New Beginnings offered by pastor in troubled area

March 30, 1998|By TaNoah Morgan | TaNoah Morgan,SUN STAFF

The Rev. Cynthia Belt doesn't often use African storytellers and teen dancers in her services at the 140-year-old, tradition-laden Mount Tabor United Methodist Church in Crownsville, but she used both yesterday for the first service at her new church at Van Bokkelen Elementary School in Severn.

"I want people to come away with the understanding that church is not drudgery -- the gospel is not boring," said Belt, who launched New Beginnings Fellowship yesterday. "We won't be doing 'Gloria Patri' and the Apostles' Creed."

Belt, who will still be pastor of the Crownsville church, is the newest minister to move into Severn to reach out to the troubled neighborhoods along Pioneer Drive and in Meade Village. New Beginnings is the third church in two years to take up residence in a community that needs some hope.

"Pioneer City is a community that has been largely neglected both by the county and the religious leadership," said Belt, 42. "Our desire really is to be a spiritual presence in the community. If you're going to be a spiritual presence, you can't just bring in a bus and take people out, you really have to join yourself with the community, and that's what we hope to do."

Orchards on the Severn (formerly Pioneer City) and Meade Village, two low-income communities isolated in the western corner of Anne Arundel County, have been known for crime and drug problems and for a lack of services. Among the things missing are recreation facilities, regular public transportation and churches.

Some churches, such as Odenton Baptist, send buses into the communities to pick people up for church and Sunday school, but only two churches have formed within the neighborhoods and stayed -- Unity African Methodist Episcopal Zion, which began services in September 1996, and Greater Morning Star Pentecostal Church No. 4, which began services in January 1997. Both have small congregations that worship in a cramped townhouse on Pioneer Drive.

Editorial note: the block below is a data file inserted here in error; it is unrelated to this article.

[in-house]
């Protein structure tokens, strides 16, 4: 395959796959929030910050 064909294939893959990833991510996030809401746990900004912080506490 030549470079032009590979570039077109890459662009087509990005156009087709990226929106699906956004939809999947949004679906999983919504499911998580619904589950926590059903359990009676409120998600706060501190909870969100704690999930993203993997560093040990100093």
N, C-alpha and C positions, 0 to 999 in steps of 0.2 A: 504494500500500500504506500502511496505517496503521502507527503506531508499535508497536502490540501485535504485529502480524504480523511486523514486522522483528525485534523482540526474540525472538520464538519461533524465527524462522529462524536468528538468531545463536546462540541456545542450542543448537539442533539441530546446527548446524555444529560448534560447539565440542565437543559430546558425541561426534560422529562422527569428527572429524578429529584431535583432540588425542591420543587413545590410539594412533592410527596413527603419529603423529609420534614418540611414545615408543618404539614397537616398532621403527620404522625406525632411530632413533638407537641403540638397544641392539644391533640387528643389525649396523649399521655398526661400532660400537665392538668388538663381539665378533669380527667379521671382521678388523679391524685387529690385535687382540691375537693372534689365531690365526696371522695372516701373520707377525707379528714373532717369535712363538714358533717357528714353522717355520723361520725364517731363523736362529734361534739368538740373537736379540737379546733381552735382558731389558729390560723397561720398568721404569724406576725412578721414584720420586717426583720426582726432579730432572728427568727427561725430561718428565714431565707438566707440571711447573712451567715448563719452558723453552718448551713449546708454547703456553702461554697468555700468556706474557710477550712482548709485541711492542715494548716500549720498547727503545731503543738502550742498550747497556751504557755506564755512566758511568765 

Although those churches continue to offer worship services, Bible studies, prayer services and counseling, residents say they need more.

"We're long overdue for a church in the community," said Yvonne Johnson, president of Pioneers in Action community group. "What we need is something that's going to be stable and there when people are in crisis, not just on Sunday."

Richfield resident Deborah Ay said the community might respond in larger numbers to a church that's bringing something of a congregation with it.

"I think many people will go if they see other people going," she said.

But Belt is not counting only on the members from Mount Tabor who will help with worship at New Beginnings to draw people to the school cafeteria.

She plans to take some of the method out of the one-hour Methodist service and bring in the African storyteller, teen dancers, illustrative sermons and Christian rap music to grab people's attention. She bought a set of drums just for New Beginnings' music.

"We wanted a different kind of service," she said. "It will be mostly music, sermon, some prayer and the benediction."

The goal is to let residents mold the church to fit their needs.

"I really want the community to own this church," she said. "I don't want this to be someone coming in and starting a new thing that might go away because the person goes away."

Pub Date: 3/30/98

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